Google has said that it is important that regulation keeps pace with change and the company supports Europe’s effort to create a more responsible, innovative and helpful Internet for everyone.
As the deadline to submit responses to the new European Digital Services Act (DSA) ends on September 8, the tech giant said that creating a more responsible, innovative and helpful internet is a societal challenge.
“We acknowledge the need for companies, governments and civil society to work together towards reaching our shared goals. That’s why we support modernising rules for the digital age,” Kent Walker, SVP of Global Affairs at Google, said in a blog post on Thursday.
Apple is also changing how it pays developer fees on the App Store in the UK. The move came after countries including the UK, France, Italy and Turkey implemented digital services levies, which force tech giants to pay more taxes, reports the CNBC.
Last month, Amazon also said it was increasing charges on sellers after the UK government approved its digital tax.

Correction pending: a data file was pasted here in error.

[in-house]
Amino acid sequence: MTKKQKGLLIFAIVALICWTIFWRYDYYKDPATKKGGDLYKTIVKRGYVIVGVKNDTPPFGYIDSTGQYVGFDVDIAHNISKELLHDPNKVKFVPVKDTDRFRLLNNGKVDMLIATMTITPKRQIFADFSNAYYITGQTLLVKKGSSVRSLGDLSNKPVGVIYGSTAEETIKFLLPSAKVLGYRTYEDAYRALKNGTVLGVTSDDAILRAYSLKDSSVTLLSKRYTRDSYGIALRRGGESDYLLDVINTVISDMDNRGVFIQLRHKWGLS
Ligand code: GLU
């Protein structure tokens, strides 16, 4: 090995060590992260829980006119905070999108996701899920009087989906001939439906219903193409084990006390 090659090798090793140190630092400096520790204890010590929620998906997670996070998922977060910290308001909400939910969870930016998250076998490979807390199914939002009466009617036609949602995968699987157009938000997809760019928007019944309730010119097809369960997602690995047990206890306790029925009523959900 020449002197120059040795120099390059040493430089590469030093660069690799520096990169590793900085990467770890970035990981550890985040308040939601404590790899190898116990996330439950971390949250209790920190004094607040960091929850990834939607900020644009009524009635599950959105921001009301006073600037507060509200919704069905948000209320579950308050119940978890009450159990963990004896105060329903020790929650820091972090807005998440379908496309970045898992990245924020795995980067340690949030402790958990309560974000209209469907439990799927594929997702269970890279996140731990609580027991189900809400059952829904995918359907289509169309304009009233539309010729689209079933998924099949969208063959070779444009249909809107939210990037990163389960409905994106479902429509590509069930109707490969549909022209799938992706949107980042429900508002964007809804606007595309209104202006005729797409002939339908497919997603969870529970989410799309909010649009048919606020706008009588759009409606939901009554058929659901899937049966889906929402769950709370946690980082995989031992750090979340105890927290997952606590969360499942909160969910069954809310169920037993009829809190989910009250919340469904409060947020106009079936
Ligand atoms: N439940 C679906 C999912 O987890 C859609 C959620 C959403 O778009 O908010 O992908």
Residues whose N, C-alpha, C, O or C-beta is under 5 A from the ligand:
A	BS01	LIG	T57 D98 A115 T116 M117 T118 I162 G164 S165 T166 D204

Walker said that the Google response focuses on three key areas.
“A more responsible internet, a more innovative internet and a more helpful internet,” he said.
“In order to ensure that fundamental rights are respected, it’s important for the DSA to focus on capturing illegal content, so lawful speech isn’t caught in the net.
“However, this should not prevent further actions on lawful-but-harmful content, such as cyber-bullying, through self- and co-regulatory initiatives, such as the EU Code of Practice on Disinformation and the EU Code of Conduct on Hate Speech, both of which Google joined from the start,” he explained.
“The DSA should support constructive transparency measures while ensuring that platforms can continue to protect user privacy, ensure commercially sensitive information is not revealed and prevent bad actors from gaming the system”.
To foster innovation, the DSA should reflect the wide range of services offered by the tech industry.
“No two services are the same and the new act should be rooted in objectives and principles that can be applied, as appropriate, across this broad, diverse ecosystem,” Walker said.
“New rules should encourage new and improved features and products which help European consumers get things done and access information quickly and easily”.
As new rules are being evaluated, he said, the question is not whether data mobility or data access should be facilitated, but “how to achieve their benefits without sacrificing product quality or innovation incentives”.